FAIRFAX Media said the editorial tone or style of journalism of its flagship newspapers will remain when they switch from broadsheet to compact-sized formats in two weeks.
The publisher expects the redesign to result in a short-term lift in sales of The Sydney Morning Herald and The Age during the launch period.
Amid unprecedented change sweeping the media industry, the publisher has released details of the switch of the Monday-to-Friday editions of the Herald and The Age from broadsheet to so-called "compacts" on March 4.
The Saturday editions of the two metropolitan newspapers will remain unchanged. However, Fairfax plans to switch them to compact formats within the next year when it closes its two biggest printing facilities at Chullora in Sydney and Tullamarine in Melbourne, and shifts the publishing of the newspapers to regional sites.
As part of the latest changes, new sections will appear in The Age, including Pulse - encompassing health, science and personal wellbeing - which will run on Mondays. The Shortlist will replace the EG section and appear on Fridays. One of the biggest changes will be the shift of the sports section to the back of The Age.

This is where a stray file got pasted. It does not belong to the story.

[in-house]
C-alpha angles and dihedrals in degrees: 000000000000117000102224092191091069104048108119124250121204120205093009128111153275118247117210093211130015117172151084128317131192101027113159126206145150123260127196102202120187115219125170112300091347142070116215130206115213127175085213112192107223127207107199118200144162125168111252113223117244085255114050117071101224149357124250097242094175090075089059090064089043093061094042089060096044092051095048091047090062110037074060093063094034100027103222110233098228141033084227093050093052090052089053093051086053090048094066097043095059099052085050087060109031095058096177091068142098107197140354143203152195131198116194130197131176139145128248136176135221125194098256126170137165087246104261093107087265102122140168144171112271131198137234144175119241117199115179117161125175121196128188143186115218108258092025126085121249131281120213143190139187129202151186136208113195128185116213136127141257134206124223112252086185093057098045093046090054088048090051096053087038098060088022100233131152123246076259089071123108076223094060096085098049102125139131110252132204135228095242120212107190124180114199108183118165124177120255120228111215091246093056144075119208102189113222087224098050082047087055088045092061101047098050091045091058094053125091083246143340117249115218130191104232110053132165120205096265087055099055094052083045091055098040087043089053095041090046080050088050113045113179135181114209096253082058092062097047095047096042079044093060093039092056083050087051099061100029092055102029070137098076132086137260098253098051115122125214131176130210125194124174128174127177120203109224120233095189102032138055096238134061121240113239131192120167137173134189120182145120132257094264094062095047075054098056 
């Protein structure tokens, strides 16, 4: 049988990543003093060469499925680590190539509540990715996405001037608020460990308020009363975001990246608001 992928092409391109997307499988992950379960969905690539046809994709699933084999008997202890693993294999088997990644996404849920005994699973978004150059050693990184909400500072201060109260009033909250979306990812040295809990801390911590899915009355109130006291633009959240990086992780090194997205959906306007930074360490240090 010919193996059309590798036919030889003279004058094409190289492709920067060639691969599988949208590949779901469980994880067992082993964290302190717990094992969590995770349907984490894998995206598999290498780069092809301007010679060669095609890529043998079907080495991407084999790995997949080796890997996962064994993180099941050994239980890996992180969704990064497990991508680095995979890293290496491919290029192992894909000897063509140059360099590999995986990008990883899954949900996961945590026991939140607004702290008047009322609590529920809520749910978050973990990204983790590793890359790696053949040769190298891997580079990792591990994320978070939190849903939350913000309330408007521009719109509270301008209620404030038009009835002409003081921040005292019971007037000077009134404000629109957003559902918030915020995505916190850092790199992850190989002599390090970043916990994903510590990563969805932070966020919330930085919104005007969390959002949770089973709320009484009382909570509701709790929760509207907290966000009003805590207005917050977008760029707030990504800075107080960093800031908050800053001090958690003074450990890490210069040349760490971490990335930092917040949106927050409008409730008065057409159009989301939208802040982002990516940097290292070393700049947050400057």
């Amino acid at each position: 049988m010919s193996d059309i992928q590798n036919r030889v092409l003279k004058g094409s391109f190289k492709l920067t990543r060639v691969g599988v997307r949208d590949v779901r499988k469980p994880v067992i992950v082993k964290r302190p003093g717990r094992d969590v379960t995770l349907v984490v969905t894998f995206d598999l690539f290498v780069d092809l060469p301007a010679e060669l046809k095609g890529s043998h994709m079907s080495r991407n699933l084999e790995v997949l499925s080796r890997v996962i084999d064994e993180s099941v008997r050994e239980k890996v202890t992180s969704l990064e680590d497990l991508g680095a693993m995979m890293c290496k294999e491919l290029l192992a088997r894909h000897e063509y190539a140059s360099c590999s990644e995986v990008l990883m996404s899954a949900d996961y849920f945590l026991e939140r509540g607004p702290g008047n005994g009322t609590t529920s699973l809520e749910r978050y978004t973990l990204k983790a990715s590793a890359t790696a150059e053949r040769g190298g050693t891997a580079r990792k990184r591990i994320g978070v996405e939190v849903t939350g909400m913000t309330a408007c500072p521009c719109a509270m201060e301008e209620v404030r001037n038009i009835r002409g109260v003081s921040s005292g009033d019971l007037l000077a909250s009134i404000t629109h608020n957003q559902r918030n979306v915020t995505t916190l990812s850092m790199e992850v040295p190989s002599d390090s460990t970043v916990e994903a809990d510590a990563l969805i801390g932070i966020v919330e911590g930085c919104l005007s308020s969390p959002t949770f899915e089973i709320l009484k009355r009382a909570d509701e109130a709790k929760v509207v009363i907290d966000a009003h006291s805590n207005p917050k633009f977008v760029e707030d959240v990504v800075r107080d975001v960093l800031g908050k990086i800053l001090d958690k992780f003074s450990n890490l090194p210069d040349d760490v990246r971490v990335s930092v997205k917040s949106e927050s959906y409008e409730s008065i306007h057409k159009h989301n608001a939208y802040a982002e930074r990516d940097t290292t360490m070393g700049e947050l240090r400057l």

The size of the body type of stories will be increased slightly.
Garry Linnell, the editorial director of Fairfax Metro Media, said surveys had shown that readers' chief concern was that the redesign of the newspapers did not change their editorial tone.
"The size might be changing physically but the journalism that we pursue and practise is not going to change one bit," he said. "The tone remains the same."